and it turns out Borwein and his friends had already studied it. There’s a little bit here:

- J. M. Borwein, D. H. Bailey, V. Kapoor and E. W. Weisstein, Ten problems in experimental mathematics,
*Amer. Math. Monthly***113**(2006), 481–509.

and a lot more in this book:

- J. M. Borwein, D. H. Bailey and R. Girgensohn,
*Experimentation in Mathematics: Computational Paths to Discovery*, Wellesley, Massachusetts, A K Peters, 2004.

In fact the integral

$\displaystyle{ \int_0^\infty 2 \cos(x) \prod_{n = 0}^{\infty} \frac{\sin (x/(2n+1))}{x/(2n+1)} \, d x}$

was discovered by Bernard Mares at the age of 17. Apparently he posed the challenge of proving that it was less than $\frac{\pi}{4}$. Borwein and others dived into this and figured out how.

But there is still work left to do!

As far as I can tell, the known proofs that

$\displaystyle{ \frac{\pi}{8} - \int_0^\infty\cos(2x)\prod_{n=1}^\infty\cos\left(\frac{x}{n} \right) d x } \; \approx \; 7.4073 \cdot 10^{-43}$

all involve a lot of brute-force calculation. Is there a more conceptual way to understand this difference, at least approximately? There *is* a clear conceptual proof that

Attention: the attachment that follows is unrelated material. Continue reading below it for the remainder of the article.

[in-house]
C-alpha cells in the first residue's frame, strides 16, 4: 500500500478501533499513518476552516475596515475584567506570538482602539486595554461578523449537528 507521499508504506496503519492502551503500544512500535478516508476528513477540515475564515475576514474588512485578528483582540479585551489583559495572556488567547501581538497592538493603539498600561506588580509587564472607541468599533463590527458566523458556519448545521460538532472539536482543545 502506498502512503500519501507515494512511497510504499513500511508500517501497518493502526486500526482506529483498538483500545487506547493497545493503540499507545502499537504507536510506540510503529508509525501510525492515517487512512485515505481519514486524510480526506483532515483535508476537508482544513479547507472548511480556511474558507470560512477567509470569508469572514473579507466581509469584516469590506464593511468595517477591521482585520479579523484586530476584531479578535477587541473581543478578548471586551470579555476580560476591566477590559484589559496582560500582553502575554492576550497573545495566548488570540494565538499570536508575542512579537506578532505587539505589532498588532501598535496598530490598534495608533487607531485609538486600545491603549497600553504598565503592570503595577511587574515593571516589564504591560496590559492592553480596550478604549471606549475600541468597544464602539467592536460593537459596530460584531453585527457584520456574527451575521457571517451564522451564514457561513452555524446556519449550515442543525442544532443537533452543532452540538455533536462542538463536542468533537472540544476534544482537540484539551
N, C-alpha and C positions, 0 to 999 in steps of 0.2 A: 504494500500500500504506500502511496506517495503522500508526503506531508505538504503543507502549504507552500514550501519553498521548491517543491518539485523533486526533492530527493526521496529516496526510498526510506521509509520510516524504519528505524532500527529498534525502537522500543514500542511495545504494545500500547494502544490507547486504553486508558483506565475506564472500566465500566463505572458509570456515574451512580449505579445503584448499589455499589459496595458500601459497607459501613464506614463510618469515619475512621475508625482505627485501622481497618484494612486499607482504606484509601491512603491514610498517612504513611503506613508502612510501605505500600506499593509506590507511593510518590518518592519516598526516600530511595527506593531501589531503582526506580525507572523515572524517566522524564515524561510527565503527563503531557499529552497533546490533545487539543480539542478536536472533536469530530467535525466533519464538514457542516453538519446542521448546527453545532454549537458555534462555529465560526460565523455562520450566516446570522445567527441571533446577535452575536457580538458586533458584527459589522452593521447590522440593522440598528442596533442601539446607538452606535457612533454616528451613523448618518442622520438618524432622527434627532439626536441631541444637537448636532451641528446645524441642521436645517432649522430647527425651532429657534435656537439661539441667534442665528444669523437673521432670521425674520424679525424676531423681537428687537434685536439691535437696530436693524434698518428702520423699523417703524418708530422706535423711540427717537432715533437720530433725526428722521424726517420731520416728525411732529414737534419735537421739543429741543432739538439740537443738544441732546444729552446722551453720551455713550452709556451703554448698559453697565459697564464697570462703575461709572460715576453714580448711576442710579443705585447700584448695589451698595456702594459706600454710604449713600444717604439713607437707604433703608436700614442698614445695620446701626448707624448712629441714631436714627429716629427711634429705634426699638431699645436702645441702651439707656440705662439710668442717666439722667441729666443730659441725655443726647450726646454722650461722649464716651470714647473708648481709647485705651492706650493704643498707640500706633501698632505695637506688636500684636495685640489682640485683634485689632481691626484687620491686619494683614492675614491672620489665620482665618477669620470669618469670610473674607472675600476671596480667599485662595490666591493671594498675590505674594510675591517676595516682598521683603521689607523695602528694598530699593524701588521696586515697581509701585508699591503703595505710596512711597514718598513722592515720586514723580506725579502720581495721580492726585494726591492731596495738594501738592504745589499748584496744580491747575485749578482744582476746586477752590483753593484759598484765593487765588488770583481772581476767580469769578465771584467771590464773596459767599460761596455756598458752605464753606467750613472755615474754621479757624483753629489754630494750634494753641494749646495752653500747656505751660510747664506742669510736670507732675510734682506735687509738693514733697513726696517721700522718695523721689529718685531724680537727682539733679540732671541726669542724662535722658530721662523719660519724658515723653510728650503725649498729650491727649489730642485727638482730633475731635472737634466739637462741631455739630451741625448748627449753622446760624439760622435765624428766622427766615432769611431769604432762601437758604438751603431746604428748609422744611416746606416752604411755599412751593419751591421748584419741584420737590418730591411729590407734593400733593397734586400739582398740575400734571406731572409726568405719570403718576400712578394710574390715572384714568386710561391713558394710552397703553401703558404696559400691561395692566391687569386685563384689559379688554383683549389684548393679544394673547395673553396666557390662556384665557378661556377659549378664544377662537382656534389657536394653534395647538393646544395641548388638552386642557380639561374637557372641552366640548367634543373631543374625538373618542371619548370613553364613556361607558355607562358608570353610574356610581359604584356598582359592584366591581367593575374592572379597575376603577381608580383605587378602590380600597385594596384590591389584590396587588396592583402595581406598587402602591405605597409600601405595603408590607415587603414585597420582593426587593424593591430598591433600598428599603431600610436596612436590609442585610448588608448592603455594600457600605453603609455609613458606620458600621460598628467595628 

$\displaystyle{ \frac{\pi}{8} - \int_0^\infty\cos(2x)\prod_{n=1}^\infty\cos\left(\frac{x}{n} \right) d x } \;\; > \;\; 0$

That’s what Greg Egan explained in my blog article. But can we get a clear proof that

$\displaystyle{ \frac{\pi}{8} - \int_0^\infty\cos(2x)\prod_{n=1}^\infty\cos\left(\frac{x}{n} \right) d x } \; \; < \; \; C$

for some small constant $C$, say $10^{-40}$ or so?

One can argue that until we do, Oded Margalit is right: there’s an open problem here. Not a problem in proving that something is true. A problem in understanding *why* it is true.

## Re: A Curious Integral

This is really interesting result! There’s a recent video (2 months ago) from 3Blue1Brown that talks about the Borwein Integrals, and a friend had this problem in a class too.

I also want to comment that these is a typo in the equality (it misses a 2 in the denominator), it should be like this: $\prod_{n=1}^\infty \cos \left( \frac{x}{n} \right) = \prod_{n=1}^\infty\frac{ \sin(2x/(2n+1)}{2x/(2n+1)}$